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Marcus, Fu, Chang and Hu co-author Simulation-based Algorithms for Markov Decision Processes


A new book, Simulation-based Algorithms for Markov Decision Processes, has been co-written by four authors with ties to ISR. The new publication is in Springer's Communications and Control Engineering series. The authors are former ISR director and Professor Steven Marcus (ECE/ISR); Professor Michael Fu (Robert H. Smith School of Business/ISR); former ISR postdoctoral researcher Hyeong Soo Chang, now teaching at Sogang University in Seoul, Korea; and ISR alumnus Jiaqiao Hu, who was advised by Drs. Marcus and Fu and is now an assistant professor at SUNY Stonybrook.

Springer's summary of the book
Markov decision process (MDP) models are widely used for modeling sequential decision-making problems that arise in engineering, economics, computer science, and the social sciences. It is well-known that many real-world problems modeled by MDPs have huge state and/or action spaces, leading to the notorious curse of dimensionality that makes practical solution of the resulting models intractable. In other cases, the system of interest is complex enough that it is not feasible to specify some of the MDP model parameters explicitly, but simulation samples are readily available (e.g., for random transitions and costs). For these settings, various sampling and population-based numerical algorithms have been developed recently to overcome the difficulties of computing an optimal solution in terms of a policy and/or value function. Specific approaches include:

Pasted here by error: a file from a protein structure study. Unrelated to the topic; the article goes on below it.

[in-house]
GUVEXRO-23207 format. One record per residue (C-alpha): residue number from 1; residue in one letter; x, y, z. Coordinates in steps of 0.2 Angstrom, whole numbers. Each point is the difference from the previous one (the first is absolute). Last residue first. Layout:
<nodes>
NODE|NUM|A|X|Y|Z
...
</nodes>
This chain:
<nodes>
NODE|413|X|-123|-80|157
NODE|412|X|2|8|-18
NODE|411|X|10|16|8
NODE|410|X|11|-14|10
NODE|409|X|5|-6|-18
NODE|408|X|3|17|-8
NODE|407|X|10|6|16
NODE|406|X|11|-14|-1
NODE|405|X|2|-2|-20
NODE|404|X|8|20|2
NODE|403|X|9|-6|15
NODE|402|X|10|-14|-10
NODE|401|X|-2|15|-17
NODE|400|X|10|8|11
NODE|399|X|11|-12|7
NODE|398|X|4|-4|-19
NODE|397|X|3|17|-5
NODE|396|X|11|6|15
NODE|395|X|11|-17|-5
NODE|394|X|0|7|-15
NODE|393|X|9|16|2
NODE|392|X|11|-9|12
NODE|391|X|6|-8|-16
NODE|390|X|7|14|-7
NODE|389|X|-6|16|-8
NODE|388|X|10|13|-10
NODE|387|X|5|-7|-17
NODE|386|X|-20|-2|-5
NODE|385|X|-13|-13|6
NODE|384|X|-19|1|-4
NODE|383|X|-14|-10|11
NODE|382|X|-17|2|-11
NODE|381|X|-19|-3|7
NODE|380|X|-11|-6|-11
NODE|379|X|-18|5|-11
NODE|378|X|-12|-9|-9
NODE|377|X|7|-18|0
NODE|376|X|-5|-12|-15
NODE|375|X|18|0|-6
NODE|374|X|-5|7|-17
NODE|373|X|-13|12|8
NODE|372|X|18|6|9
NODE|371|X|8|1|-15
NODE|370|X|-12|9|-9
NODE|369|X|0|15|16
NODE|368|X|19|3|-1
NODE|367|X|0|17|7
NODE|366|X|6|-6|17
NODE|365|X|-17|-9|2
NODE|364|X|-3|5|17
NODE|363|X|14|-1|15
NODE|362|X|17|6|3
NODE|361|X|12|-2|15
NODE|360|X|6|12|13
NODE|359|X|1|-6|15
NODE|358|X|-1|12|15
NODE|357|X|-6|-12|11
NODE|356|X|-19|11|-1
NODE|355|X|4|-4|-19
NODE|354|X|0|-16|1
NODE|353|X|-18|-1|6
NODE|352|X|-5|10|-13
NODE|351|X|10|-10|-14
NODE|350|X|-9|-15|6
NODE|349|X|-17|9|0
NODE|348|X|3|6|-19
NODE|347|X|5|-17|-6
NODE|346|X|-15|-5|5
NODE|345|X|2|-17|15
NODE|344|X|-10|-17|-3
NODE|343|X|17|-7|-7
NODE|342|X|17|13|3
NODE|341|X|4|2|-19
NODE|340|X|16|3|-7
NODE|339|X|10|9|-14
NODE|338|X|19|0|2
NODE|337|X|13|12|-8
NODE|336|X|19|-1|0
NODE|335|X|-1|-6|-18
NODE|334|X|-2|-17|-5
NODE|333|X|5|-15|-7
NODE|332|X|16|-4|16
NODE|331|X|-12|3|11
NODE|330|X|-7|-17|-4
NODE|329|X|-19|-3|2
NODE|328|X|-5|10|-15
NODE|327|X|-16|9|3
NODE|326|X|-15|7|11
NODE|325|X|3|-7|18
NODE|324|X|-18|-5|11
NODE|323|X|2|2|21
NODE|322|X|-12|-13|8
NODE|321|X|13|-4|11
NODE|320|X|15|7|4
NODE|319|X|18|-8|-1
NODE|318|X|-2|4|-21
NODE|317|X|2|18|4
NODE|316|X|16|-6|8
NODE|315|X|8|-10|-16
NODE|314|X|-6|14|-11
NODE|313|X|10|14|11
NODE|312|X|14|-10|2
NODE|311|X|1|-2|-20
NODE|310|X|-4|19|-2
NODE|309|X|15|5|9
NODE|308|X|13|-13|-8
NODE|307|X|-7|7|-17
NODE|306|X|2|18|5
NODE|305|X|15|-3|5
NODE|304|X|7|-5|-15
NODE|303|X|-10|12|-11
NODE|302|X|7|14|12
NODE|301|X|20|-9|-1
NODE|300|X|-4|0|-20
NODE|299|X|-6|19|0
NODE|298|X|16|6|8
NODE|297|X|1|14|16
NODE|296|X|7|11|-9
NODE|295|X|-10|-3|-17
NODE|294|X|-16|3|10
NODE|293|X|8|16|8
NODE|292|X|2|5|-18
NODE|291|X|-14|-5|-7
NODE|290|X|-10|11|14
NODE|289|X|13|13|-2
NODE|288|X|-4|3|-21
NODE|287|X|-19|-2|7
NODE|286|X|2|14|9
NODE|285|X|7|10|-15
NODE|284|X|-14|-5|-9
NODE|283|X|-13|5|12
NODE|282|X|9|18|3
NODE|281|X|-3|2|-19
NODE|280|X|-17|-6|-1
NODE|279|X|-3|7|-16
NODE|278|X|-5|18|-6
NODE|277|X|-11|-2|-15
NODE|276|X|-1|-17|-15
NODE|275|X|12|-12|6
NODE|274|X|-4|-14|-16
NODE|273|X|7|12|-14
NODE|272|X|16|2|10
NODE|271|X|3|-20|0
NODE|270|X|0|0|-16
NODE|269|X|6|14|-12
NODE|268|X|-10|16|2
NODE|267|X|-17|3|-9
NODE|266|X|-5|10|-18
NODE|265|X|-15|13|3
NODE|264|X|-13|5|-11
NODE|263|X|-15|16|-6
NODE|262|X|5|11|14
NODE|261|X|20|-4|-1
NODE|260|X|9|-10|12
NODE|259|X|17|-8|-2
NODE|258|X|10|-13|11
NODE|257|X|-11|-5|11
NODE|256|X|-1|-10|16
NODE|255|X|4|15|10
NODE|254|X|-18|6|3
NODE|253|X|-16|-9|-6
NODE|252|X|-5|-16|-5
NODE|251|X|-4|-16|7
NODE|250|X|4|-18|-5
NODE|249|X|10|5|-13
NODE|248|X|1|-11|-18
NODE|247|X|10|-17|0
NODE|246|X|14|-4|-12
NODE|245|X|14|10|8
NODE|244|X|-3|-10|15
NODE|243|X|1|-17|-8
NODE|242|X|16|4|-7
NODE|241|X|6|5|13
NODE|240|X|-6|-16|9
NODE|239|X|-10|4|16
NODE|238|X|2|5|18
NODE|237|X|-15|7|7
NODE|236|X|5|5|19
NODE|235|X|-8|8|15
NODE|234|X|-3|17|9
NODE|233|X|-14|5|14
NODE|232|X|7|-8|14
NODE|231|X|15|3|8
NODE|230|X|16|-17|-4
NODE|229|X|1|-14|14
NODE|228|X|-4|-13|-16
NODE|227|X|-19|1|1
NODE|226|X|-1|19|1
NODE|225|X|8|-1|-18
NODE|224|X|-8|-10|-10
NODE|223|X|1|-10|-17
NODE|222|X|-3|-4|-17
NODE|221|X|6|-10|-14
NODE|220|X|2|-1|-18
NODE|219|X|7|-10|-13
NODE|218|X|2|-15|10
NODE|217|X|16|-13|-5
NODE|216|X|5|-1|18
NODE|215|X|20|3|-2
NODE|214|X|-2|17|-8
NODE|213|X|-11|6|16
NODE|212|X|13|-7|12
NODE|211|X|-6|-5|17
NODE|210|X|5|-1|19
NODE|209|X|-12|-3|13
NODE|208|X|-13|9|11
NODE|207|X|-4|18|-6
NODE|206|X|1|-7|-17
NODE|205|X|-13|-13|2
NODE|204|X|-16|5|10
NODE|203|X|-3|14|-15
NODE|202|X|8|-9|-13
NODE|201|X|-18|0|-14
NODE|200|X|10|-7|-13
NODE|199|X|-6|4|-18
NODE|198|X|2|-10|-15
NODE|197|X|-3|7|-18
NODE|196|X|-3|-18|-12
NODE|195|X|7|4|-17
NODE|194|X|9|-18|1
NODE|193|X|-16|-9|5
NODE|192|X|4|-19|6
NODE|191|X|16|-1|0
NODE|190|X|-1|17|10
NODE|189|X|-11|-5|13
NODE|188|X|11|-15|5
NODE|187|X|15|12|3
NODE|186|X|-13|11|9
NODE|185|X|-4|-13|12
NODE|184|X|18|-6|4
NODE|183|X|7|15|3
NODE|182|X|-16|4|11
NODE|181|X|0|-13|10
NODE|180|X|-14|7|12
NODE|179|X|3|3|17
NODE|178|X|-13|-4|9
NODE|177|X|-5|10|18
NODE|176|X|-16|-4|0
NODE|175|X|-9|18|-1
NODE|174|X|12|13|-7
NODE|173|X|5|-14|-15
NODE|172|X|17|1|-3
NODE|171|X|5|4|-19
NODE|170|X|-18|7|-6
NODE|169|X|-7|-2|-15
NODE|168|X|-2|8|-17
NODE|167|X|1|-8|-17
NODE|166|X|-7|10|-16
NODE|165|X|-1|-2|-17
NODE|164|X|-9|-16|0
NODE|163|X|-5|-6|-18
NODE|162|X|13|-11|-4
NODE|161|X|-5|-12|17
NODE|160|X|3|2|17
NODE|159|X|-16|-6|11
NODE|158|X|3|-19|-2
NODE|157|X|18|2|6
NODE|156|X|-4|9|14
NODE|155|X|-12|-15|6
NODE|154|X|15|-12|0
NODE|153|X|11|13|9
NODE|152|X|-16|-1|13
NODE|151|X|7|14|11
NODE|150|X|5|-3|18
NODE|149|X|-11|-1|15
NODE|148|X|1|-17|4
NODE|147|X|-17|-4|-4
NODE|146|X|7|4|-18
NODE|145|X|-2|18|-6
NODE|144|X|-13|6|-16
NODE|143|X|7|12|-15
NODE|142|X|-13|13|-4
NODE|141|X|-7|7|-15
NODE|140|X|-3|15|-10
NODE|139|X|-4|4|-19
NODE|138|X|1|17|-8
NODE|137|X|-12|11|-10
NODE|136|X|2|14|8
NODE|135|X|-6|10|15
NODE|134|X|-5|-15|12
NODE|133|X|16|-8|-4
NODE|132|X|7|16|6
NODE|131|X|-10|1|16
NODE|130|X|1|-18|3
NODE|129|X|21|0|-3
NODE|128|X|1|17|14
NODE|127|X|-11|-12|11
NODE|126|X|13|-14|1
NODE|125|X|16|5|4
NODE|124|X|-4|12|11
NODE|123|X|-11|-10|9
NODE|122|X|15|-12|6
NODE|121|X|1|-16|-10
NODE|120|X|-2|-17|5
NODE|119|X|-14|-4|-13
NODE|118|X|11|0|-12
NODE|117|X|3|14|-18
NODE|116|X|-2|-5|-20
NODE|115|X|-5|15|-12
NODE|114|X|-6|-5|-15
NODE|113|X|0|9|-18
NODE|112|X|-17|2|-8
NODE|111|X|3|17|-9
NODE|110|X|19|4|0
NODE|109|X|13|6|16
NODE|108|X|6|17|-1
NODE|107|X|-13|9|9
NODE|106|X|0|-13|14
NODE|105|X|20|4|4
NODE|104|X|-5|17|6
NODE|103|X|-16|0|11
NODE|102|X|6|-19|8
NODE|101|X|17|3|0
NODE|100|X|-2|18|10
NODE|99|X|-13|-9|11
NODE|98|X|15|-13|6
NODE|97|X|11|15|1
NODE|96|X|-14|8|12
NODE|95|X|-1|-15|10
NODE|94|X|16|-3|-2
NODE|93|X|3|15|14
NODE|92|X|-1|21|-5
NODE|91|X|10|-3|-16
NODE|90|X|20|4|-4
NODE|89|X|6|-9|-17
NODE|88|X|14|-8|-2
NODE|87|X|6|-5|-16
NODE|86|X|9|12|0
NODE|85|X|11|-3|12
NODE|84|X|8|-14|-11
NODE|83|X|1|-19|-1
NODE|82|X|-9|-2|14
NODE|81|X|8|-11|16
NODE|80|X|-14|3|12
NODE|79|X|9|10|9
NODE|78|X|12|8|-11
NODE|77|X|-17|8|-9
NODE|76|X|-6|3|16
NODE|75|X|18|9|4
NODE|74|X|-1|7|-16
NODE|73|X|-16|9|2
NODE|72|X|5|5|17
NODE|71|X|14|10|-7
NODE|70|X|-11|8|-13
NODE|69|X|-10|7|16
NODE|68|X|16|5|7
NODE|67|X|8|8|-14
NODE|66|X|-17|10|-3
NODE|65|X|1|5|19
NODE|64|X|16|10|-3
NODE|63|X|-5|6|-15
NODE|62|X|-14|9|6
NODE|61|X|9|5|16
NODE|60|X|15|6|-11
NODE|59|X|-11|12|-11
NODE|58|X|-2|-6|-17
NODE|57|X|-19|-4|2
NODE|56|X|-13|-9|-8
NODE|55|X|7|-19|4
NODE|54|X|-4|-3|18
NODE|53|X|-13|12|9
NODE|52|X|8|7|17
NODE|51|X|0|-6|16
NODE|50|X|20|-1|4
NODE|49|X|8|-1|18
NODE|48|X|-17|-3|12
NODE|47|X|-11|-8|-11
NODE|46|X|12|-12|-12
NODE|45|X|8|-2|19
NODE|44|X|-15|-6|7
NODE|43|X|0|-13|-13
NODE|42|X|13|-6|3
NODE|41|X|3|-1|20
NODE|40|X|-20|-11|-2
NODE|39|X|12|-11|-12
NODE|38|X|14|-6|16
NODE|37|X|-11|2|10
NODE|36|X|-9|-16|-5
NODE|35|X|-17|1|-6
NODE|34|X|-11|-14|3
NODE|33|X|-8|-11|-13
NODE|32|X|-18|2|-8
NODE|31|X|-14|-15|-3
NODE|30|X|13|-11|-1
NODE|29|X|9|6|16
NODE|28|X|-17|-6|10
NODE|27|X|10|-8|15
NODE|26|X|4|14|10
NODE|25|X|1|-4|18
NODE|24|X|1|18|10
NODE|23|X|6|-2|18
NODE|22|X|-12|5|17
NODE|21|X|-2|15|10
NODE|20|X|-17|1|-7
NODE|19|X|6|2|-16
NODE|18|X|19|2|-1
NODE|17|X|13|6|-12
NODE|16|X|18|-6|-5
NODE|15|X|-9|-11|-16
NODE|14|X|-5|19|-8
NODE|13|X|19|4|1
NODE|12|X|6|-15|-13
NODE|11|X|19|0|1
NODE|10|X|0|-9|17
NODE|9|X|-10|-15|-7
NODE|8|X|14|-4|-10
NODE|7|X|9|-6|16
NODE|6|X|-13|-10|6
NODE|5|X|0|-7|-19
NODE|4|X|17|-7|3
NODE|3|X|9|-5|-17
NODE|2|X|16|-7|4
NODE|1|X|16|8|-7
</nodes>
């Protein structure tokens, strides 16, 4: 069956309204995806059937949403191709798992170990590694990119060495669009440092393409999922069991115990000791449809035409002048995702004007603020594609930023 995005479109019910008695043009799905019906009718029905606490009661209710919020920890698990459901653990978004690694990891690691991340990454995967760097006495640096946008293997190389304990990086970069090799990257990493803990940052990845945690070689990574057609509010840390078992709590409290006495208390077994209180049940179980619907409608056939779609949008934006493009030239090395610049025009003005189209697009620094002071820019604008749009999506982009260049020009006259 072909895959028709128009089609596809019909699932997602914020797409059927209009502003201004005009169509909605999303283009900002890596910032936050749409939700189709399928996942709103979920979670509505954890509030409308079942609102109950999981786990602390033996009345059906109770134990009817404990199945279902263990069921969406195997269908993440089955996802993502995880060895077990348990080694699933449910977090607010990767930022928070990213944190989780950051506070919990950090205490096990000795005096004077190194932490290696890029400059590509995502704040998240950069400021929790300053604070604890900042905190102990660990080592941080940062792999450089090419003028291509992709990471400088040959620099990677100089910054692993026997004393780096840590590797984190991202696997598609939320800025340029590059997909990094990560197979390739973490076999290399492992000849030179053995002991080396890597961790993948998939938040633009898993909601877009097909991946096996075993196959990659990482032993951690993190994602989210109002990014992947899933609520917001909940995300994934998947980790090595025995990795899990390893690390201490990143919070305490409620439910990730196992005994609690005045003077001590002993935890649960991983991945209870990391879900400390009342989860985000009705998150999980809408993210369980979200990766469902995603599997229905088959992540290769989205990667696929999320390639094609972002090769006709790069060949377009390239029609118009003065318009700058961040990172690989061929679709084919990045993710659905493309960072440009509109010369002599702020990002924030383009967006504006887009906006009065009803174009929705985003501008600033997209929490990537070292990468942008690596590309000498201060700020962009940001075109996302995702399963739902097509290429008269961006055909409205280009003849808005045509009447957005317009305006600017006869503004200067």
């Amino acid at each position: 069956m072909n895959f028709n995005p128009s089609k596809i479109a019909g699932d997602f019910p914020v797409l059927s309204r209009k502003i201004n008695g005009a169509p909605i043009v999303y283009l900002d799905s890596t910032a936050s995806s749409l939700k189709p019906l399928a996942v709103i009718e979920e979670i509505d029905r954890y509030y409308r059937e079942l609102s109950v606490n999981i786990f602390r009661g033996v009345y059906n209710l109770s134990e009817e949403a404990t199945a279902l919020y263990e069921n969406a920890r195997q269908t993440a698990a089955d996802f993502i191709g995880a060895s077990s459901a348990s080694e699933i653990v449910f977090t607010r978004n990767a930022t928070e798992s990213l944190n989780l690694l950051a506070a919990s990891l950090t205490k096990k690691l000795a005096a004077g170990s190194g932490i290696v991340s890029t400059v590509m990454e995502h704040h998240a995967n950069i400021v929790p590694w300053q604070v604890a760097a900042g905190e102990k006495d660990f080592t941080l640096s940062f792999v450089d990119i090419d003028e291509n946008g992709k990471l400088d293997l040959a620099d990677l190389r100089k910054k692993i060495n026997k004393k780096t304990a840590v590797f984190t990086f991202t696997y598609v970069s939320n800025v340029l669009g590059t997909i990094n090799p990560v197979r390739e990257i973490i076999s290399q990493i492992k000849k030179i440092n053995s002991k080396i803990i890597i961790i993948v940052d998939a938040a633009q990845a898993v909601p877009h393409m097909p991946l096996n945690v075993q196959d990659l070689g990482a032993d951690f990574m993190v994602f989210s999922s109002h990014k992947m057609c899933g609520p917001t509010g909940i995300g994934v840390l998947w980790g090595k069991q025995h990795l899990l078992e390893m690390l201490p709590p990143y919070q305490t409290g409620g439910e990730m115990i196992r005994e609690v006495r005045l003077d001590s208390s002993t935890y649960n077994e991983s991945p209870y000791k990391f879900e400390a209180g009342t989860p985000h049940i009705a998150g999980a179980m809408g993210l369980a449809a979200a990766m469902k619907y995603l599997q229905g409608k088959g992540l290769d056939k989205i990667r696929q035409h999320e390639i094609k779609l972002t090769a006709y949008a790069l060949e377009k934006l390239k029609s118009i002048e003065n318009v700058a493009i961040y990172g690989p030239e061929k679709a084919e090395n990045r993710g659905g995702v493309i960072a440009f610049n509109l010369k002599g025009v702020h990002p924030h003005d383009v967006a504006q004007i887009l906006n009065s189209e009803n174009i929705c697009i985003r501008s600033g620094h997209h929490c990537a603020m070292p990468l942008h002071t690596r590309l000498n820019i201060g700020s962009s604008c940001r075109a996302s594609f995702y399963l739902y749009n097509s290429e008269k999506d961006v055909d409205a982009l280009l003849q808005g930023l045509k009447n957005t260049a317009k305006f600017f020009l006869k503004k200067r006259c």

• multi-stage adaptive sampling;

• evolutionary policy iteration;

• evolutionary random policy search; and

• model reference adaptive search.

Simulation-Based Algorithms for Markov Decision Processes brings this state-of-the-art research together for the first time and presents it in a manner that makes it accessible to researchers with varying interests and backgrounds. In addition to providing numerous specific algorithms, the exposition includes both illustrative numerical examples and rigorous theoretical convergence results. The algorithms developed and analyzed differ from the successful computational methods for solving MDPs based on neuro-dynamic programming or reinforcement learning and will complement work in those areas. Furthermore, the authors show how to combine the various algorithms introduced with approximate dynamic programming methods that reduce the size of the state space and ameliorate the effects of dimensionality.

The self-contained approach of this book will appeal not only to researchers in MDPs, stochastic modeling and control, and simulation but will be a valuable source of instruction and reference for students of control and operations research.

February 23, 2007


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